Beijing Rides High Underground

City finally digging, in defiance of all geomancy
By Kevin Spak,  Newser Staff
Posted Jan 6, 2009 1:59 PM CST
A woman wearing a mask stands on an elevator at a subway entrance near the Tiananmen Square in Beijing, China, Monday, Jan. 5, 2009.   (AP Photo/Alexander F. Yuan)
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(Newser) – The days of endless traffic jams are over in Beijing, thanks to an ambitious and suddenly popular new subway network, the Wall Street Journal reports. For decades Beijing’s subway has languished, ineffective and, because digging underground violates the mystic rules of feng shui, controversial. “The city’s surface was never breached,” said one sociologist. Then the Olympics changed everything.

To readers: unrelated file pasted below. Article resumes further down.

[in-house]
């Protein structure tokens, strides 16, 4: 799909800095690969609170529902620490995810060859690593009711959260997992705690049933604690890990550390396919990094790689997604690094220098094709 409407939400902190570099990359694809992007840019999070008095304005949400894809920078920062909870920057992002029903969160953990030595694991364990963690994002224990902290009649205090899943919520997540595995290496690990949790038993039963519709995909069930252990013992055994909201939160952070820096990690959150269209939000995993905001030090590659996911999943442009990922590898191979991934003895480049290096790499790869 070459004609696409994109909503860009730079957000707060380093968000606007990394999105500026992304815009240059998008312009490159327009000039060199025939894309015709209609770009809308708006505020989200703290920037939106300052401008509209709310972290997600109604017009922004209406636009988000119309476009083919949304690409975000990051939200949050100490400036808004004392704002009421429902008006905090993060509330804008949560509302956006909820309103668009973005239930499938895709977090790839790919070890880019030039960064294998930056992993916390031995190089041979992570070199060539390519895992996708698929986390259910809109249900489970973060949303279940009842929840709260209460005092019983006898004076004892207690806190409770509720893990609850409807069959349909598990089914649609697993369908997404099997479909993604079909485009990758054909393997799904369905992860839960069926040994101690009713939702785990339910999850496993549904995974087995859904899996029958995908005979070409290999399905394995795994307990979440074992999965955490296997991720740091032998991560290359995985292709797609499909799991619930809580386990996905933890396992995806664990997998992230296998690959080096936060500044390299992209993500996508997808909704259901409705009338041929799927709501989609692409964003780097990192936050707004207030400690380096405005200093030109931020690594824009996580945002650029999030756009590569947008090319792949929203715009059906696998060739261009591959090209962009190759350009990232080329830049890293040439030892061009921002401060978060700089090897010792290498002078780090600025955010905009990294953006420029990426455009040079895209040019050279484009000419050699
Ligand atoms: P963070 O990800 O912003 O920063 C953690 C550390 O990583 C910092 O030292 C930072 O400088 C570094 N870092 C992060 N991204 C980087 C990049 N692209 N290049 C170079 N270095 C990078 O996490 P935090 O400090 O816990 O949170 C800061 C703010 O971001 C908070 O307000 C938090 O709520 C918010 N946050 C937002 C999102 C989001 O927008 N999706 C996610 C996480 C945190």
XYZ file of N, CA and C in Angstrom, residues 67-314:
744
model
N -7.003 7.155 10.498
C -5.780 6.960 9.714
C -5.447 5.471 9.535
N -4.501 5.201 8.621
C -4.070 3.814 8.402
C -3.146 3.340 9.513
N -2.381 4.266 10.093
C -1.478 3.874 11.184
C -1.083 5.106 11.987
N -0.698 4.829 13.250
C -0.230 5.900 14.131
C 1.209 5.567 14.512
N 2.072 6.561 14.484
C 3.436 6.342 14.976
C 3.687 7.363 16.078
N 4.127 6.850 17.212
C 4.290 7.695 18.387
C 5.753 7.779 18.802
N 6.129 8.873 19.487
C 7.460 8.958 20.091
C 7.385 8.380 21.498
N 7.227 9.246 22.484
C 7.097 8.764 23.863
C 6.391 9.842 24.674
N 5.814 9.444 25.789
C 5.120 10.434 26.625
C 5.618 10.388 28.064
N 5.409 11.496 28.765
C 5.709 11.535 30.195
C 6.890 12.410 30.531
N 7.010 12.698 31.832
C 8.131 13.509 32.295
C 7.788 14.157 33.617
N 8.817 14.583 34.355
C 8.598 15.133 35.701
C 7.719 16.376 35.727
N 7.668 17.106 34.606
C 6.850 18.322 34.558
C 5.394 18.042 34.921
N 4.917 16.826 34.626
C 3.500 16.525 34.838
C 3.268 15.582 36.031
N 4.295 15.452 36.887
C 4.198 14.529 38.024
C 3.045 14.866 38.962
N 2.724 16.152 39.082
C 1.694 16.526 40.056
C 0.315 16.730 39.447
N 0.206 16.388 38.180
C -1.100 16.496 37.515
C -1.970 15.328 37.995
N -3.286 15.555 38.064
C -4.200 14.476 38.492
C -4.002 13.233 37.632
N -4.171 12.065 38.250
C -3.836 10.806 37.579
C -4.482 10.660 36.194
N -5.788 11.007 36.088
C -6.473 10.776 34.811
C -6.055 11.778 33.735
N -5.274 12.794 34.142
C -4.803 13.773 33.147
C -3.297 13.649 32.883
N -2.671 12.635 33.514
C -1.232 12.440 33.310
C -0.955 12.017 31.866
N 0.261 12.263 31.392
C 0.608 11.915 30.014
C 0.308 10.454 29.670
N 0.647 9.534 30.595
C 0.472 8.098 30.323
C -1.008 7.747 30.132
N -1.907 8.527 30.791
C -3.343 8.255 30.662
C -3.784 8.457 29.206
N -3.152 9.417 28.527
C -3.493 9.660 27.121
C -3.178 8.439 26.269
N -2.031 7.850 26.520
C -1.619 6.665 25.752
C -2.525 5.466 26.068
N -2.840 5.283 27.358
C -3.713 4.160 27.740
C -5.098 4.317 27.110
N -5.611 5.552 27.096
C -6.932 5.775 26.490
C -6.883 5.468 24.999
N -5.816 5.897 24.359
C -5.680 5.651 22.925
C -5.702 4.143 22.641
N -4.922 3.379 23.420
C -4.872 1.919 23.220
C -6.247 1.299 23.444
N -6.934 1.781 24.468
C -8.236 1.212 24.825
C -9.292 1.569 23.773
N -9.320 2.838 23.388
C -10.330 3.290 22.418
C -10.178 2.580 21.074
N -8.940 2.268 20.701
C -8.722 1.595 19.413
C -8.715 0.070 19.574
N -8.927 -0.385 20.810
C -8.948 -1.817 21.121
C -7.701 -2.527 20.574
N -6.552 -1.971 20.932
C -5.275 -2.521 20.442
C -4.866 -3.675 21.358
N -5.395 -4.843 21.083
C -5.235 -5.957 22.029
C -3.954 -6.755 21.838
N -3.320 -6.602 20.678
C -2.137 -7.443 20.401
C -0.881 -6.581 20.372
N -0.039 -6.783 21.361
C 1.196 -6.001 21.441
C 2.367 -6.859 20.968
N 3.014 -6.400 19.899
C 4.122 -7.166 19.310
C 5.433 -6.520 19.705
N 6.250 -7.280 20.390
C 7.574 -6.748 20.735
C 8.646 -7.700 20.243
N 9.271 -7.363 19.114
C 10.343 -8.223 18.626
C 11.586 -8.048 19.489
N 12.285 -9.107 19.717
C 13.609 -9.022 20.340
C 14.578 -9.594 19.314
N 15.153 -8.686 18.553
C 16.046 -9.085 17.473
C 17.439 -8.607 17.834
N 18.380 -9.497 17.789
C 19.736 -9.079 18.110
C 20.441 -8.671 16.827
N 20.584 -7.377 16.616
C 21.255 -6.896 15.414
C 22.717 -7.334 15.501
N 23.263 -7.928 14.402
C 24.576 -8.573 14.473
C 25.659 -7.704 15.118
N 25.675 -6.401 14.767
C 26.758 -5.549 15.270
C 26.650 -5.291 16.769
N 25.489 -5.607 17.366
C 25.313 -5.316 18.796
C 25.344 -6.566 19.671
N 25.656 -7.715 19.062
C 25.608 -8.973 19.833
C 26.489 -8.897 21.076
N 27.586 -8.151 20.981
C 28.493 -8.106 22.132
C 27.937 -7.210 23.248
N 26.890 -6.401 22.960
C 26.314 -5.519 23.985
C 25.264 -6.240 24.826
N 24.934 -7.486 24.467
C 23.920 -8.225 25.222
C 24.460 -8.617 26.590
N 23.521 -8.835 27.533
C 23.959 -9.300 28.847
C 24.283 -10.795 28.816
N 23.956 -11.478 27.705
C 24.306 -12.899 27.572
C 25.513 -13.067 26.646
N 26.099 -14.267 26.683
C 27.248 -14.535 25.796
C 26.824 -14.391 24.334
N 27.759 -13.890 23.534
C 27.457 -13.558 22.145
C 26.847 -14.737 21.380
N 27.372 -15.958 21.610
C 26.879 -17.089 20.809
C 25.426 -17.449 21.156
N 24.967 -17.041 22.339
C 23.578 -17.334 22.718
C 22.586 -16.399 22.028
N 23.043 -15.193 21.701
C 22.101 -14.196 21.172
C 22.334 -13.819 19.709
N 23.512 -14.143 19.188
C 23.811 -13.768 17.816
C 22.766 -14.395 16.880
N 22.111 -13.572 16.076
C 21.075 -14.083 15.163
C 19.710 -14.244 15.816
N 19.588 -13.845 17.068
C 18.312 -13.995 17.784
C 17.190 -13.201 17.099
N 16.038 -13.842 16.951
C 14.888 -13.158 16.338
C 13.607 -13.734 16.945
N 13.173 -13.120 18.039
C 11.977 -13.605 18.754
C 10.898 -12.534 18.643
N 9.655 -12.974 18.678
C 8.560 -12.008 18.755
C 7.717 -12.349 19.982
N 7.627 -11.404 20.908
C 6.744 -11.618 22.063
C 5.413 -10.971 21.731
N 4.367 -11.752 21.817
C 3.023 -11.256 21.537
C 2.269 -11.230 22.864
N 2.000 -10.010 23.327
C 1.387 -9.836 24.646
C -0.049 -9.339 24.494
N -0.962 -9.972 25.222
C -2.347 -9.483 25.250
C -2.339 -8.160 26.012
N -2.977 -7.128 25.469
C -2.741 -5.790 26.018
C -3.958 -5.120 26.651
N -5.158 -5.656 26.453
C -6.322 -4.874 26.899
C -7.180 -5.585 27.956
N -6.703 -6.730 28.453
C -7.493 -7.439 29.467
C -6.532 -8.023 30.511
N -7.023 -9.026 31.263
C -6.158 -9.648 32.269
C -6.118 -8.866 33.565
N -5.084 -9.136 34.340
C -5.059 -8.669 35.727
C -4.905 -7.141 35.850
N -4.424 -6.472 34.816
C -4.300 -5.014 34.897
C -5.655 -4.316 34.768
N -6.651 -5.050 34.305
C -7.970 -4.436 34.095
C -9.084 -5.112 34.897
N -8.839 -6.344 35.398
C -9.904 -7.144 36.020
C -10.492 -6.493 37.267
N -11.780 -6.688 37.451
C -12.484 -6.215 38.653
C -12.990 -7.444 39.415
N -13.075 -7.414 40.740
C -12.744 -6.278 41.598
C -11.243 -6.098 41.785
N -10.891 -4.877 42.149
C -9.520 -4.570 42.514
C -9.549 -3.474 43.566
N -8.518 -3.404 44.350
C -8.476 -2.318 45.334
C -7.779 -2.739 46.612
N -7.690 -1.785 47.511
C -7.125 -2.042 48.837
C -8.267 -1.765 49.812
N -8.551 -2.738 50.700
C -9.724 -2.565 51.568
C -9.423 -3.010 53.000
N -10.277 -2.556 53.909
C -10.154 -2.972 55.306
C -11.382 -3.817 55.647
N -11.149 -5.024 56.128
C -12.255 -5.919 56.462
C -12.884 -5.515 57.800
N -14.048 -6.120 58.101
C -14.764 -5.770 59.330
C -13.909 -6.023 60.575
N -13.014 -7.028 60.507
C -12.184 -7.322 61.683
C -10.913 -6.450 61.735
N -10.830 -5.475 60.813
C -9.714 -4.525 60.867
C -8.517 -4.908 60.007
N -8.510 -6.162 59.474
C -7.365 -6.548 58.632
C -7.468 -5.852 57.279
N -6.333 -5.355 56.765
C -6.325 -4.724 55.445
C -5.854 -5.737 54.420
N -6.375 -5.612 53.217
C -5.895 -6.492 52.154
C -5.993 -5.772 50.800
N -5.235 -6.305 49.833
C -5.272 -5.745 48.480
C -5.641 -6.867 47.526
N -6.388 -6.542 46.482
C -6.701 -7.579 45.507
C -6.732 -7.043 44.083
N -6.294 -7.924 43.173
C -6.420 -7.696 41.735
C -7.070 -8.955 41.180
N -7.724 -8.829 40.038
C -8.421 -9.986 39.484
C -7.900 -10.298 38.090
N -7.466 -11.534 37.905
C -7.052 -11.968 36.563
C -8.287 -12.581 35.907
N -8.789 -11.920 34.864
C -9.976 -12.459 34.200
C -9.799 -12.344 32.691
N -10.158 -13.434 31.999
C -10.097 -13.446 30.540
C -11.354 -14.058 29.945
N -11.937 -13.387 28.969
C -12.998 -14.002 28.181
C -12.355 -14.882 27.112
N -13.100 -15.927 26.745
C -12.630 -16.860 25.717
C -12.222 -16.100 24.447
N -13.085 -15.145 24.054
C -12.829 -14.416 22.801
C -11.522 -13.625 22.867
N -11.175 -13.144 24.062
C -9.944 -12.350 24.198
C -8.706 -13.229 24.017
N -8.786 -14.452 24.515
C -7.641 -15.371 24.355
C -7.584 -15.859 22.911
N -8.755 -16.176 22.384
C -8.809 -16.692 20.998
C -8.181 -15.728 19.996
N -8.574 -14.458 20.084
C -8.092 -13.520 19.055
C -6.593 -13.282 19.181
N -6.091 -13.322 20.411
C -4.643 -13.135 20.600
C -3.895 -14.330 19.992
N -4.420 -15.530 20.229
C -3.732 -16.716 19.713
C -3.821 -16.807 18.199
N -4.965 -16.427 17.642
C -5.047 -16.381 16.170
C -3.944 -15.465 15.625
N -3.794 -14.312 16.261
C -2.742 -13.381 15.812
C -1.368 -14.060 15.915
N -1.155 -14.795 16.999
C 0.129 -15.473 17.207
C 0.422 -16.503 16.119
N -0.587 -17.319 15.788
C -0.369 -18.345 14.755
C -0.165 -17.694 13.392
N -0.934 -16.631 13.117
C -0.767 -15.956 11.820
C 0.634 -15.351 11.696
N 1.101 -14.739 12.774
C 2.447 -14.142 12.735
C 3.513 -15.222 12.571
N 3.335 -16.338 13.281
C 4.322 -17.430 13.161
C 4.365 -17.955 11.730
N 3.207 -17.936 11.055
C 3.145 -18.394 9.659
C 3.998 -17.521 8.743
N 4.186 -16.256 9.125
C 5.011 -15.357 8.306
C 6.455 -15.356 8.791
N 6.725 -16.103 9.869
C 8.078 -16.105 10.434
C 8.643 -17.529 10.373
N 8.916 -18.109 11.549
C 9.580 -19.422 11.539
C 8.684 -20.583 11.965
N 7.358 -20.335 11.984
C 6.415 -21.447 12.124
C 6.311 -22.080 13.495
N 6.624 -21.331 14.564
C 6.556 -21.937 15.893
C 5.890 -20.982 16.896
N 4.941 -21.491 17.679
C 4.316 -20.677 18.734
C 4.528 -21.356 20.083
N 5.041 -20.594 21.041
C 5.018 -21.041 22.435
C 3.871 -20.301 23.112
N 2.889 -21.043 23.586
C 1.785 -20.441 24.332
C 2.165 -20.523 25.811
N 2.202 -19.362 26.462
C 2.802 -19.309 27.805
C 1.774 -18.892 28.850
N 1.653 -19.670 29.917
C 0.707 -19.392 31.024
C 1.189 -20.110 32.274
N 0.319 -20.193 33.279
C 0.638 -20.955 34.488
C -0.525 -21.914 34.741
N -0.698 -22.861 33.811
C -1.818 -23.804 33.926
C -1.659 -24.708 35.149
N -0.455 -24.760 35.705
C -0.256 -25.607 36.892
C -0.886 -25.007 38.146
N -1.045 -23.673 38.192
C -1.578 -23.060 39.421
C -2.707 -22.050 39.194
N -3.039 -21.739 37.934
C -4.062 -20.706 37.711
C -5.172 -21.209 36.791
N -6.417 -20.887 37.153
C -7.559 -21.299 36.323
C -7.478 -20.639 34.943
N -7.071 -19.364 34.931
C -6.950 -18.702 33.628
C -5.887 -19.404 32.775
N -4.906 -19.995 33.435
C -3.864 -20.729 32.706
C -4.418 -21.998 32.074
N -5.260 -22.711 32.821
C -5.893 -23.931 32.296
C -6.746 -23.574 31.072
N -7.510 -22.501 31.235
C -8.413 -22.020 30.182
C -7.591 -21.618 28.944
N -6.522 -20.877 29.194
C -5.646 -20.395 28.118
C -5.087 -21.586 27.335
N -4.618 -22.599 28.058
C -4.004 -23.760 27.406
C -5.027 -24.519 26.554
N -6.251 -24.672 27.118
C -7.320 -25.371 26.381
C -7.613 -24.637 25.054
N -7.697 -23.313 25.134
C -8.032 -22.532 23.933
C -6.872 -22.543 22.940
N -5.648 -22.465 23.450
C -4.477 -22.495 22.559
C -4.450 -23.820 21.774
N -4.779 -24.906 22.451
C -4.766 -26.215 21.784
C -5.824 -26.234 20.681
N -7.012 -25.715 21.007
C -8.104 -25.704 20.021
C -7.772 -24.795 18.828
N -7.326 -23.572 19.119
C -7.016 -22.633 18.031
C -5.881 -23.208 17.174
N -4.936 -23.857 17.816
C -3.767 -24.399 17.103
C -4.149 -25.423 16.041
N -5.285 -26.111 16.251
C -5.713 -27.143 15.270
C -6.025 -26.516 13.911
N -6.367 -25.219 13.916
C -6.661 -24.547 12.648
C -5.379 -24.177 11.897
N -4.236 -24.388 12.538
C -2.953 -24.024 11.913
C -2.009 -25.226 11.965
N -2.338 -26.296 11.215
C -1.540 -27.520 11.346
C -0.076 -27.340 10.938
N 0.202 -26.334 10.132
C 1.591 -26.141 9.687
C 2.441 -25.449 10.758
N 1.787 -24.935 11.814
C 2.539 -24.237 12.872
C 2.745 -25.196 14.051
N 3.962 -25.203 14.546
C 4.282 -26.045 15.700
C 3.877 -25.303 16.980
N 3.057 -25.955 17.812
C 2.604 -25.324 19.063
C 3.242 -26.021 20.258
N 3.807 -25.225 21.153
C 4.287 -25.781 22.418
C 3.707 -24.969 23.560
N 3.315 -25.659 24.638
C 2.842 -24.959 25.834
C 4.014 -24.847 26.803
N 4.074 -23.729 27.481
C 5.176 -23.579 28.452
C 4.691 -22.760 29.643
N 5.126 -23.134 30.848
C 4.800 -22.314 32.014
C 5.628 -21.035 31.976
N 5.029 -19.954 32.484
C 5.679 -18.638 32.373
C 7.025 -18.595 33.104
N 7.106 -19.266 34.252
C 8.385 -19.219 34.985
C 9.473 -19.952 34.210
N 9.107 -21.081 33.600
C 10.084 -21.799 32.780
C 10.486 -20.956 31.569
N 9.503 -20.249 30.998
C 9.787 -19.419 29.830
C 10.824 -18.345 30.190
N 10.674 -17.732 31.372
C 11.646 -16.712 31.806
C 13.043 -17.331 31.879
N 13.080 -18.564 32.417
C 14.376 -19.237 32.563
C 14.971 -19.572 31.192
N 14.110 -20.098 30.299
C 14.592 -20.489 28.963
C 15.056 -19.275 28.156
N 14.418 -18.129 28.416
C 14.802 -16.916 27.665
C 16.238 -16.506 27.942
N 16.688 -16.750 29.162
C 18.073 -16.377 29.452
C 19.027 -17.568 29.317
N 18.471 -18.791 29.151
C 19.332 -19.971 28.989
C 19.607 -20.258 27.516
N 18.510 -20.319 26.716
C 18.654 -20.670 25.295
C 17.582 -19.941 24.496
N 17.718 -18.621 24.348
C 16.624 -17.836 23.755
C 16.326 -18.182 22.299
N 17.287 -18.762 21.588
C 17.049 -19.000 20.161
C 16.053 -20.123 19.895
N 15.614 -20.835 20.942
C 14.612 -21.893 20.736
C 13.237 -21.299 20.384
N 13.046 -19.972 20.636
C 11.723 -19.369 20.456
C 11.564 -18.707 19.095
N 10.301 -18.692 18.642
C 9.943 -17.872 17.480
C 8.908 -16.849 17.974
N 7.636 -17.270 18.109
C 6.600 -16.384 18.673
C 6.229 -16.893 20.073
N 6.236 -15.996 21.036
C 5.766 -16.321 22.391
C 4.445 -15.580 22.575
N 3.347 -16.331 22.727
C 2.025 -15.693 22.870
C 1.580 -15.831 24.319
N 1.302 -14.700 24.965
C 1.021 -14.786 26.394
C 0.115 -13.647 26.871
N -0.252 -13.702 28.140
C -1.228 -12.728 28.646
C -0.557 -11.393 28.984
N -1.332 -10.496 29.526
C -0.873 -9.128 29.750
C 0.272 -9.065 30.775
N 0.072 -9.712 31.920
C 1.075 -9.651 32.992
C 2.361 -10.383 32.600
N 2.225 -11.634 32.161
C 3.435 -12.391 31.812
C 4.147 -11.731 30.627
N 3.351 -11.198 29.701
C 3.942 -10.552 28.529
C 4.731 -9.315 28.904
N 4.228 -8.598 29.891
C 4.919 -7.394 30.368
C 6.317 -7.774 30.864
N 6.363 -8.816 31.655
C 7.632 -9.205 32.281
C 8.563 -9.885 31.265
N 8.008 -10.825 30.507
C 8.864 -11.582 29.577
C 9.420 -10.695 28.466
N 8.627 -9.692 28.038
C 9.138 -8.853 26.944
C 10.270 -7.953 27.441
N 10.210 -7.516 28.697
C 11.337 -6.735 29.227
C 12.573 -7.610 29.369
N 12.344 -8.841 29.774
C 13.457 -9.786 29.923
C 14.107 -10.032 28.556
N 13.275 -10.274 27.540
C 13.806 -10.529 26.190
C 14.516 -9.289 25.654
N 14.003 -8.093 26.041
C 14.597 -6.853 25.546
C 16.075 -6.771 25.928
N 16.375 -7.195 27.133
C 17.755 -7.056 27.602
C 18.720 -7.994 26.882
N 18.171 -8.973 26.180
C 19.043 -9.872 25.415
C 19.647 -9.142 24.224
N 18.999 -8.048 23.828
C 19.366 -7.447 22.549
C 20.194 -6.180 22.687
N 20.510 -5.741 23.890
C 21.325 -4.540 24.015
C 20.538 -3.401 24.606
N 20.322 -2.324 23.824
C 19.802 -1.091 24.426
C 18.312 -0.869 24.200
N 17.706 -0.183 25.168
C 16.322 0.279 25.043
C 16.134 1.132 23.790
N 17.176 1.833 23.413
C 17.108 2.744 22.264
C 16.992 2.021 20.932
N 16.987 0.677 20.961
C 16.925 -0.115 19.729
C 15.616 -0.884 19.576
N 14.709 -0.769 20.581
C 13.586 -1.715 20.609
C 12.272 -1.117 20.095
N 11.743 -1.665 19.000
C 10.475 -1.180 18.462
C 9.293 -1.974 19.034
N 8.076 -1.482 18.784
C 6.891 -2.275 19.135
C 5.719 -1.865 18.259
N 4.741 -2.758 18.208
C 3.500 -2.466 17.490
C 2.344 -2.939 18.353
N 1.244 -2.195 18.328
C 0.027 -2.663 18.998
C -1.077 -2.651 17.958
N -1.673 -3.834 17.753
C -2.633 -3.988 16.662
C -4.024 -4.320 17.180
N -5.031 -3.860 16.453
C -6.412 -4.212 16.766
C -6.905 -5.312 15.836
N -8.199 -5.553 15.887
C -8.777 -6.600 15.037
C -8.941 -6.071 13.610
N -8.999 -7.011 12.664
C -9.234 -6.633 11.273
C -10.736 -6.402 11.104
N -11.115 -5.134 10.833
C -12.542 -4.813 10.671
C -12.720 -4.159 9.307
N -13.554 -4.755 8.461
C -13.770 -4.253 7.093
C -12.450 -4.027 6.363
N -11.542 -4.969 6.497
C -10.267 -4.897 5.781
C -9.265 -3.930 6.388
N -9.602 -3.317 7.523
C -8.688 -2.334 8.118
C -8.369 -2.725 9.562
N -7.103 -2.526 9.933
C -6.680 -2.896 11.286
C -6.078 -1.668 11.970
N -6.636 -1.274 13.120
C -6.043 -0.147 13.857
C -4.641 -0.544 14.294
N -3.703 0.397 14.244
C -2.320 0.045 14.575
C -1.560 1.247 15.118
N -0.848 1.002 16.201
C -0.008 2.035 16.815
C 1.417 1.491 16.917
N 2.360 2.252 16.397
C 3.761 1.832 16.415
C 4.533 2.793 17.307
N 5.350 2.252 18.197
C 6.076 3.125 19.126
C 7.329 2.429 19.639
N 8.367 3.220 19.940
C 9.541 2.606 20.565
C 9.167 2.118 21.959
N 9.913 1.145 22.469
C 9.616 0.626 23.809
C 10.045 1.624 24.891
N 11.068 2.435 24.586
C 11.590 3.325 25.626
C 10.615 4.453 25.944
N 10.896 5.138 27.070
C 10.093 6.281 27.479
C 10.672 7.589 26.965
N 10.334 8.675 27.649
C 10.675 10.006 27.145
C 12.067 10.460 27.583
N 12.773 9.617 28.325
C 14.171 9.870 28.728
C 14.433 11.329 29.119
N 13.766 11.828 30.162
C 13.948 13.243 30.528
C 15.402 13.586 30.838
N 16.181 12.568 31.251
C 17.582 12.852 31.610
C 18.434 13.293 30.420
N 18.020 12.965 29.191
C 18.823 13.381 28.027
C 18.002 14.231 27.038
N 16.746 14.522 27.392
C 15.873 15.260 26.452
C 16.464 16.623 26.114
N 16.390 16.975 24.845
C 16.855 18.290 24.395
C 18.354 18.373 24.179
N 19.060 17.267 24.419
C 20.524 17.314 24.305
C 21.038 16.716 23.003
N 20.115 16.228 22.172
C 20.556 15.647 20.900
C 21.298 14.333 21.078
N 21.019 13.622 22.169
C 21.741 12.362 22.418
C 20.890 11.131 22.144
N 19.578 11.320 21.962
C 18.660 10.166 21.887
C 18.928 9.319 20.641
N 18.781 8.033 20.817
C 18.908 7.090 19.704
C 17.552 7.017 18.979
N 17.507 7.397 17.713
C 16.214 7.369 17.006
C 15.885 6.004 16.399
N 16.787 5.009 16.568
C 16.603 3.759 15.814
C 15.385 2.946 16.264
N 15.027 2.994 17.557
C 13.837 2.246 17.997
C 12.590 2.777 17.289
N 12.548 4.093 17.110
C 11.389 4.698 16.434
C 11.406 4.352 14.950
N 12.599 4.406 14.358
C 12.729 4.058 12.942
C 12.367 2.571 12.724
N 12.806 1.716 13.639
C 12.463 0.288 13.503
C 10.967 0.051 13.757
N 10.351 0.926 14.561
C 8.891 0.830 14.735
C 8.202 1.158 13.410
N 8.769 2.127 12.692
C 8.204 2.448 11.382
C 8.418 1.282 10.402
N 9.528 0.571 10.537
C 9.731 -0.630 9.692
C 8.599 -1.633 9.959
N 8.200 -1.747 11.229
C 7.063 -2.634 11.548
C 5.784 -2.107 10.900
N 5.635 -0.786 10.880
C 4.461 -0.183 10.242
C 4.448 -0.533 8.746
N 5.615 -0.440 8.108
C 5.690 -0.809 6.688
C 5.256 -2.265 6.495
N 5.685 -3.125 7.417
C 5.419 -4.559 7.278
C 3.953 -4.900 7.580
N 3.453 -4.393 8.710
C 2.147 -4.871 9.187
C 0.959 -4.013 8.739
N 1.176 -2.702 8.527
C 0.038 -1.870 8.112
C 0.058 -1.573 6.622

When Beijing won the Olympics in 2001, it began feverishly expanding its network. When the 2008 Games finally came, it brought with it draconian traffic rules that forced commuters underground. Now, the subway is a booming business, and is set to expand to 348 miles—50% longer than NYC's network—over the next 7 years. “It’s made a huge difference in my life,” said one commuter. “I never see anything above ground anymore.”